At this point, I’ve done around 20 miles and the legs feel good, I’m loving the views and I’m moving along.

I guess it might be worth mentioning the food I took up to this point. I started with the Oats for breakfast, with banana, berries, and maple. Soaked overnight and eaten cold as I was camping – still nice though.

For the run, I’ve just had the usual – Tailwind in one bottle, Coconut water in the other (this was great), an oat trek bar, although I ended up spitting most of this out due to being so dry. Trying to keep moving whilst eating one just didn’t work this time around. A couple of sachets of the fruit and baby rice from Ella’s kitchen, these are great, and about 8 Medjool dates which are just amazing.

Leaving the hilly forest trail it’s up onto a few country lanes and then up onto the open land again. This time it’s not the marshland like at the start, it’s fields which are much more friendly on the feet for sure.

I think the views at this point are just quite stunning. Obviously, this was helped massively by the weather.

At this point, the legs were getting a little tired and probably a poor nights sleep due to my decision to sleep right next to the river was starting to take it’s toll a little bit.

Rule #2 – you don’t need to run all the time. Walk the hills and take in the view. It would be a shame to miss it.

At this point, there are only a couple of miles left and thankfully most of it’s going to be downhill.

So once down the hills it back in the valley and I’ve joined up with the river that takes me back to the campsite and the finish line.

Unfortunately, I deleted the finish photo’s, but never mind, it was only a picture of a big inflatable. Finish time was 5hrs 59 minutes. 82nd overall so very happy with that.

The only downside – I need to pack up and drive home – which turned out to be a 4-hour journey due to traffic (back to reality).

So overall thoughts on the Exmoor Trail Challenge:

  • Stunning Views
  • Technical Trails
  • Lots of hills
  • Great marshalls and volunteers

Would I recommend?

Absolutely – anyone who loves trail running and stunning views need to add this to their wishlist of races to complete.

Have you done this race?

Have you run in a race you would recommend?

Would you like me to run and review a race you would like to hear about?

Drop a comment below and let me know.

 

14 comments

  1. Hi Mark.

    What a great experience you had. the whole two/three days sounded amazing and what and adventure you had. I must say I am a bit envious because I am a runner too, not on trails, but I can’t run the long distances you are achieving (2 road marathons is my level right now). The length of runs you can achieve allows you to see more of the world.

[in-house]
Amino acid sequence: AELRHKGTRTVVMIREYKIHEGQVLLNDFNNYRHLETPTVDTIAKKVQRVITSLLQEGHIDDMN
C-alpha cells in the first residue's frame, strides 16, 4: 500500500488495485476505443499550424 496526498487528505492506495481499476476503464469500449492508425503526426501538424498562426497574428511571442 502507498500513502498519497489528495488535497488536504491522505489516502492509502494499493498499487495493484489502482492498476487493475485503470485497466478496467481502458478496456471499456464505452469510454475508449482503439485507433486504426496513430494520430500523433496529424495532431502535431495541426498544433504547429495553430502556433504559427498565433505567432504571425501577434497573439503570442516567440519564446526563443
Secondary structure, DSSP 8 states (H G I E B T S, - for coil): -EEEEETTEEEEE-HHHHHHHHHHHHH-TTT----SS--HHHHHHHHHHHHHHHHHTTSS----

I think it’s a really worthwhile activity to blog and report on these experiences so that other trail and ultra runners are informed of these events and you report all the good as well as the opportunities for improvement.
    I liked the photos you posted too. I wanted to see more detail in the photos, so one suggestion is that you publish/post them in full size or at least half/three quarters the size. I think most people would appreciate being able to see more of what you saw.
    I think the website is great, slick and easy to use and you are using quite a lot of techniques/social engagement/sharing and your adverts are good and relevant too I think.
    Great job Mark, really like it.

    1. Hi Fermin,

      thank you for your kind and constructive comments. 2 marathons is great by the way and is certainly not an easy thing to do.
      I will continue to blog race reviews in the future, I have a few coming up and I would really like to start video’s as well.
      I took your advice and I made the photo’s larger on the post because you are right, it looks much better with more detail.
      Kind regards,
      Mark.

  2. Very good article, I like the way you write that kept me wanting to read more. I think you are crazy I could not run that far, but it must be am an amazing feeling to have accomplished this! Like the photos, very beautiful place.

    1. Thanks for your great comments Rodney. Yes the running is not for everyone of course, but I would highly recommend a visit to the area if you ever get the chance.